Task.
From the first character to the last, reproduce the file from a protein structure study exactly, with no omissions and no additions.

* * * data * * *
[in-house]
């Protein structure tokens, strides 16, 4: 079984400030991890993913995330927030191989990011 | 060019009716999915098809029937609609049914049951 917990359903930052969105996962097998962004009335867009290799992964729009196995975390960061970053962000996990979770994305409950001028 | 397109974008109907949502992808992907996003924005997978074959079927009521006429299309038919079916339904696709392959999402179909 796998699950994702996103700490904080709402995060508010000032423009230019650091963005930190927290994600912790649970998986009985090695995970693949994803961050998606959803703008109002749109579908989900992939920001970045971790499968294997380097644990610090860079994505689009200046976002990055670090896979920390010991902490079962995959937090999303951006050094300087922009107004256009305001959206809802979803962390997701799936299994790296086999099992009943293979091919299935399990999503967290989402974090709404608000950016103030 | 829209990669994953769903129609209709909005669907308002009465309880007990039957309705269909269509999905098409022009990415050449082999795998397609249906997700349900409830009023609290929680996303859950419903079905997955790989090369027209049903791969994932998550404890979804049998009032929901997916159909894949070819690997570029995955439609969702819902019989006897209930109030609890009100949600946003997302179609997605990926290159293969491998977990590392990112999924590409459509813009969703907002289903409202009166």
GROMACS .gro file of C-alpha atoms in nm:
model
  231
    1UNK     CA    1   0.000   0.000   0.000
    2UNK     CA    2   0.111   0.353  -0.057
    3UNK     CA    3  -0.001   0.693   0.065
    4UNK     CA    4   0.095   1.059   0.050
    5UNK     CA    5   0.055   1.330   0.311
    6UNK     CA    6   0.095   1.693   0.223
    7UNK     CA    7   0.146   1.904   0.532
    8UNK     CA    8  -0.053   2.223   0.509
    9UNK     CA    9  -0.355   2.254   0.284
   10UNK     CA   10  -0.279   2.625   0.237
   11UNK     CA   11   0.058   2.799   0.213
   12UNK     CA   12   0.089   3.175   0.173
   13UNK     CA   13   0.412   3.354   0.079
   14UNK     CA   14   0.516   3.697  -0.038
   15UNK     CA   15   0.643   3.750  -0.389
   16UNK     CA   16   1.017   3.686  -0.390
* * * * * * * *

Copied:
[in-house]
């Protein structure tokens, strides 16, 4: 079984400030991890993913995330927030191989990011 | 060019009716999915098809029937609609049914049951 917990359903930052969105996962097998962004009335867009290799992964729009196995975390960061970053962000996990979770994305409950001028 | 397109974008109907949502992808992907996003924005997978074959079927009521006429299309038919079916339904696709392959999402179909 796998699950994702996103700490904080709402995060508010000032423009230019650091963005930190927290994600912790649970998986009985090695995970693949994803961050998606959803703008109002749109579908989900992939920001970045971790499968294997380097644990610090860079994505689009200046976002990055670090896979920390010991902490079962995959937090999303951006050094300087922009107004256009305001959206809802979803962390997701799936299994790296086999099992009943293979091919299935399990999503967290989402974090709404608000950016103030 | 829209990669994953769903129609209709909005669907308002009465309880007990039957309705269909269509999905098409022009990415050449082999795998397609249906997700349900409830009023609290929680996303859950419903079905997955790989090369027209049903791969994932998550404890979804049998009032929901997916159909894949070819690997570029995955439609969702819902019989006897209930109030609890009100949600946003997302179609997605990926290159293969491998977990590392990112999924590409459509813009969703907002289903409202009166």
GROMACS .gro file of C-alpha atoms in nm:
model
  231
    1UNK     CA    1   0.000   0.000   0.000
    2UNK     CA    2   0.111   0.353  -0.057
    3UNK     CA    3  -0.001   0.693   0.065
    4UNK     CA    4   0.095   1.059   0.050
    5UNK     CA    5   0.055   1.330   0.311
    6UNK     CA    6   0.095   1.693   0.223
    7UNK     CA    7   0.146   1.904   0.532
    8UNK     CA    8  -0.053   2.223   0.509
    9UNK     CA    9  -0.355   2.254   0.284
   10UNK     CA   10  -0.279   2.625   0.237
   11UNK     CA   11   0.058   2.799   0.213
   12UNK     CA   12   0.089   3.175   0.173
   13UNK     CA   13   0.412   3.354   0.079
   14UNK     CA   14   0.516   3.697  -0.038
   15UNK     CA   15   0.643   3.750  -0.389
   16UNK     CA   16   1.017   3.686  -0.390